Why the developing world can drive innovation that the developed world can't

By | February 27, 2012
Why the developing world can drive innovation that the developed world can't

This is why the developing world can innovate in ways the developed world can't: they are forced to be creative. The developed world is just spoilt in comparison, and has to innovate in high-end nieche areas instead. The ceramic pan is one of the more recent examples of innovation that started in the developing world and wandered over.

If we can fiy the caste system in research and development, I think we'll see a lot more innovation by bringing the two groups of innovaters together.

Reshared post from +Gideon Rosenblatt

Light as a Service: Solar Lighting Technology Leapfrogging in the Developing World

Some of you will have do doubt already seen this video, which I love because it highlights the beauty of a simple, inexpensive, easy-to-distribute, and sustainable technology for lighting. I rediscovered this video after reading a really interesting piece in the NY Times called "Innovations in Light" by Tina Rosenberg:


The article lays out the disruptive power of various solar lighting technologies, from the simple and dirt-cheap water-filled-bottles in a roof (only good for lighting indoor spaces during daylight hours), to simple rechargeable solar lights that are managed by local social entrepreneurs for a community and run on a "lighting as service" business model.

Just as with cellphones, these new solar lighting technologies have the potential to "leapfrog" over traditional electrical grid-based solutions that require heavy infrastructure that is unlikely to be built in developing economies for some time (if ever).

One of the things that I really like about Rosenberg's article is the focus she rightly puts on getting the business model right. So much of what makes social entrepreneurs, and really any entrepreneurs succeed comes down to getting the right business model; one that fits with the economic ecosystem that surrounds an organization and its solutions for the market. In this case, low upfront cost, minimal infrastructure, low operating costs, simplicity of service, and ease of distribution are all dominating factors in the success of these technologies. In short, their appropriateness is set not just by the technology itself, but by the business model that wraps it.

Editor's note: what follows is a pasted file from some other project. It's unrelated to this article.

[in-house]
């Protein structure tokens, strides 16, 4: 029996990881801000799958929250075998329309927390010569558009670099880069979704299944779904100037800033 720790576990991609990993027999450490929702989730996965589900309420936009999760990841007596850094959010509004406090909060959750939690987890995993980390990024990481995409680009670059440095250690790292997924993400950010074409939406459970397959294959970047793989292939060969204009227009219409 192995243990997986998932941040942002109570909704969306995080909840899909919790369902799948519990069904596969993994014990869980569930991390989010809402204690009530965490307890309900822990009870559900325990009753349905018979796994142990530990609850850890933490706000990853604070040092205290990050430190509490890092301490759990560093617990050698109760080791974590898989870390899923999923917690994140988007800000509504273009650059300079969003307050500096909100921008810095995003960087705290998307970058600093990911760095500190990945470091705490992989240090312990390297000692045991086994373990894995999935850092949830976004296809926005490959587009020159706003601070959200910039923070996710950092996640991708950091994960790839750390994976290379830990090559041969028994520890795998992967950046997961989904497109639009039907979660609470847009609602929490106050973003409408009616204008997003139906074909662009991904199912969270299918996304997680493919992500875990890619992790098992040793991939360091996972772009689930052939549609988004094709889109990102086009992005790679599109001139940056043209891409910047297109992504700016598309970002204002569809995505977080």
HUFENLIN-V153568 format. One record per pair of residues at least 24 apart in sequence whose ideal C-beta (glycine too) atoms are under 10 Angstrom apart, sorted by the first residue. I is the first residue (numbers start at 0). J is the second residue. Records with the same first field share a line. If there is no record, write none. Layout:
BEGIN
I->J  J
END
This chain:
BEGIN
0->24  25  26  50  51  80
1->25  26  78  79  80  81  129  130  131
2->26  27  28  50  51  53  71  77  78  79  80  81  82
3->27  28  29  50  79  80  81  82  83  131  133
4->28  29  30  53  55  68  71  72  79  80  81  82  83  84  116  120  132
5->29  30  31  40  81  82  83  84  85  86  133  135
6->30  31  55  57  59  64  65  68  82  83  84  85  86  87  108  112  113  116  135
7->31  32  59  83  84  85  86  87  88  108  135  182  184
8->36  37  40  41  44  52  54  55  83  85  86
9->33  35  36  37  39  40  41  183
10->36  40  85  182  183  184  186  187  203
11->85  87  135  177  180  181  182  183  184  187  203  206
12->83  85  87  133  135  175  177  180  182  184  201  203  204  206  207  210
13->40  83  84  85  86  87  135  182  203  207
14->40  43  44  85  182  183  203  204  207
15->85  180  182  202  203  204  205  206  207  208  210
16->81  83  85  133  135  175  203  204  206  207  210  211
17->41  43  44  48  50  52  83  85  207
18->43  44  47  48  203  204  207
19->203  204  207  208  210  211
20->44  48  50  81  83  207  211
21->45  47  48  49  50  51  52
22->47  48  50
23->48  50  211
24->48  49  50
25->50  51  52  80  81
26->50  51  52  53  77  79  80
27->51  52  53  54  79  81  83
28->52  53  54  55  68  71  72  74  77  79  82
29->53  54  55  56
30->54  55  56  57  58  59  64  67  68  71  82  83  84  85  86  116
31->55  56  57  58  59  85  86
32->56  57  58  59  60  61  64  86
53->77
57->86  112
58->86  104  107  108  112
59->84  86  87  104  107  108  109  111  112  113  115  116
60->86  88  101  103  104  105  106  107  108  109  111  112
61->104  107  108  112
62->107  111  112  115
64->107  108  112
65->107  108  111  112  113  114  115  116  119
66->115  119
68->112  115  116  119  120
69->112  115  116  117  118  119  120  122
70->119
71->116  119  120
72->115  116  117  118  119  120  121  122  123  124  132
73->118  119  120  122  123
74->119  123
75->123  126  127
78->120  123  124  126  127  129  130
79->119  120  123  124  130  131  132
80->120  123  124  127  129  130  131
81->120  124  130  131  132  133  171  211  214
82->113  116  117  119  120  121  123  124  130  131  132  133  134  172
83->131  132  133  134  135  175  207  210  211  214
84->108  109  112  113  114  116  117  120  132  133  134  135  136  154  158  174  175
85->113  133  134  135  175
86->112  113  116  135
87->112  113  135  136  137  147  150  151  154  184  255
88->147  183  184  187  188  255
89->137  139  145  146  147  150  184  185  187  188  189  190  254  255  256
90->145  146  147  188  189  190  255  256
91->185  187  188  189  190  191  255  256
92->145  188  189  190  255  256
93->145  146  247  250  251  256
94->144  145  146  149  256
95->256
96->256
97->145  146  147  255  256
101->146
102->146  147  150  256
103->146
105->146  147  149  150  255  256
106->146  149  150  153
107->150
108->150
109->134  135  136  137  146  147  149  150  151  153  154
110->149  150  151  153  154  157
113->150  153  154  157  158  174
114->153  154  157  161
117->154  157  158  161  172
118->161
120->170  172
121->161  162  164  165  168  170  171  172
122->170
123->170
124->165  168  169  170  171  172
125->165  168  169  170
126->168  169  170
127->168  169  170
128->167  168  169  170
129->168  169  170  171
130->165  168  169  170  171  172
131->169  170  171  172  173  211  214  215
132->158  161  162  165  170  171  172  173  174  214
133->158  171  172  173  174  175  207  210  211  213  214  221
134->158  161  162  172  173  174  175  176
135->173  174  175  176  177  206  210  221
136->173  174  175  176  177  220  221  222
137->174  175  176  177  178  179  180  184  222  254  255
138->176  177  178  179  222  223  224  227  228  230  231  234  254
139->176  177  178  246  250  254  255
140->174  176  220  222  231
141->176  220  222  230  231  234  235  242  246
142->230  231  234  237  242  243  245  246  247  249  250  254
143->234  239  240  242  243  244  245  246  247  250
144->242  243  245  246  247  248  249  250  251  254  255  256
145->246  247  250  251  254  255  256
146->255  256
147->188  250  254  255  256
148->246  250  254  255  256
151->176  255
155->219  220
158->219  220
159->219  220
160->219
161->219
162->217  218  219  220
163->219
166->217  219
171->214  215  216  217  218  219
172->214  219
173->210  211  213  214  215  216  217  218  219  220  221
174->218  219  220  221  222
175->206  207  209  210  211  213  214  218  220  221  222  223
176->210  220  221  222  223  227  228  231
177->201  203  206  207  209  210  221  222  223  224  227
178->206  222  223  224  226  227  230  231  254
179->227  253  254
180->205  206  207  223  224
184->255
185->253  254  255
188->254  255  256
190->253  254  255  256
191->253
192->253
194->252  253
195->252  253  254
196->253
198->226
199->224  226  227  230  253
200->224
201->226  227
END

Great stuff, and really worth a read. The video is 3:28, and just watching that will give you an intuitive feel for one of the technologies that Rosenberg is highlighting here.

4 thoughts on “Why the developing world can drive innovation that the developed world can't

  1. Michael-Forest M.

    No one would have had access to this technology if the creator had immediately sold it to a large corporation who slapped a patent on it and sued the socks off of anyone attempting to make their own. What we lack in the West is not the ability to innovate. What we lack is Free Culture.

  2. Frédéric Bazin

    I don t agree about the west not beeing able to innovate. I would rather say that we don't make money so easily from innovation. There are so many critical needs to be filled in the developping world that any relevant innovation is bound to success. Especially over last 5 years , as technology and communication enable to share and spread ideas globally.

    There are very innovative approach in the west that actually don t make money such as open source window garden development or global village project.
    Still you are probably right at some point that our education and welfare makes us less likely to jump into entrepreneurship.

  3. John Despujols

    Solar is very disruptive here too: " Deutsche Bank solar analyst Vishal Shah noted in a report last Friday that German utilities are being significantly impacted due to excess solar generation – a result of the “merit order” impact that this website has reported on. This is true not just of the German market, but Italy as well, which actually exceeded Germany last year for the amount of solar PV installed in 2011.

    So much so, Shah noted, that prices in peak power periods in the middle of the afternoon on sunny days are running lower than base power prices of 2am. The merit order impact was detailed in a recent study by IZES, which found that solar power has reduced the price of electricity on the EPEX exchange by up to 40 percent in the early afternoon when the most solar power is generated.
    This causes massive problems for generators …" http://tinyurl.com/7dnr23n


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